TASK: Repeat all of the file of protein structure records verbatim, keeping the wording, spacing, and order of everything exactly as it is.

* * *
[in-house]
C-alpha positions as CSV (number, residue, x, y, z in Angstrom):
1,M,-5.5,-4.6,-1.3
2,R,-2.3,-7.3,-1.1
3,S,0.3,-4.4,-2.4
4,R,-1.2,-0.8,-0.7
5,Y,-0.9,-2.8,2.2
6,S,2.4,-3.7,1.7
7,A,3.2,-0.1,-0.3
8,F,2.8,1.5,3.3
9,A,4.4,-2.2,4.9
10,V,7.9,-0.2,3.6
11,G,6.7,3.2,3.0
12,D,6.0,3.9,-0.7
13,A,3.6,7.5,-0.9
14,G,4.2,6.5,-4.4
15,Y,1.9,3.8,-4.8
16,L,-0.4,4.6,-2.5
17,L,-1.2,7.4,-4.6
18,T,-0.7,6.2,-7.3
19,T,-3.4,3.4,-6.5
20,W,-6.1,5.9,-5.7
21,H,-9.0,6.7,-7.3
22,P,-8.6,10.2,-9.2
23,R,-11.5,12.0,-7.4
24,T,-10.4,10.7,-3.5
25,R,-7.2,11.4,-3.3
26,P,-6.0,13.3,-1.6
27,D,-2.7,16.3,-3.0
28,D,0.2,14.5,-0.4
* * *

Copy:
[in-house]
C-alpha positions as CSV (number, residue, x, y, z in Angstrom):
1,M,-5.5,-4.6,-1.3
2,R,-2.3,-7.3,-1.1
3,S,0.3,-4.4,-2.4
4,R,-1.2,-0.8,-0.7
5,Y,-0.9,-2.8,2.2
6,S,2.4,-3.7,1.7
7,A,3.2,-0.1,-0.3
8,F,2.8,1.5,3.3
9,A,4.4,-2.2,4.9
10,V,7.9,-0.2,3.6
11,G,6.7,3.2,3.0
12,D,6.0,3.9,-0.7
13,A,3.6,7.5,-0.9
14,G,4.2,6.5,-4.4
15,Y,1.9,3.8,-4.8
16,L,-0.4,4.6,-2.5
17,L,-1.2,7.4,-4.6
18,T,-0.7,6.2,-7.3
19,T,-3.4,3.4,-6.5
20,W,-6.1,5.9,-5.7
21,H,-9.0,6.7,-7.3
22,P,-8.6,10.2,-9.2
23,R,-11.5,12.0,-7.4
24,T,-10.4,10.7,-3.5
25,R,-7.2,11.4,-3.3
26,P,-6.0,13.3,-1.6
27,D,-2.7,16.3,-3.0
28,D,0.2,14.5,-0.4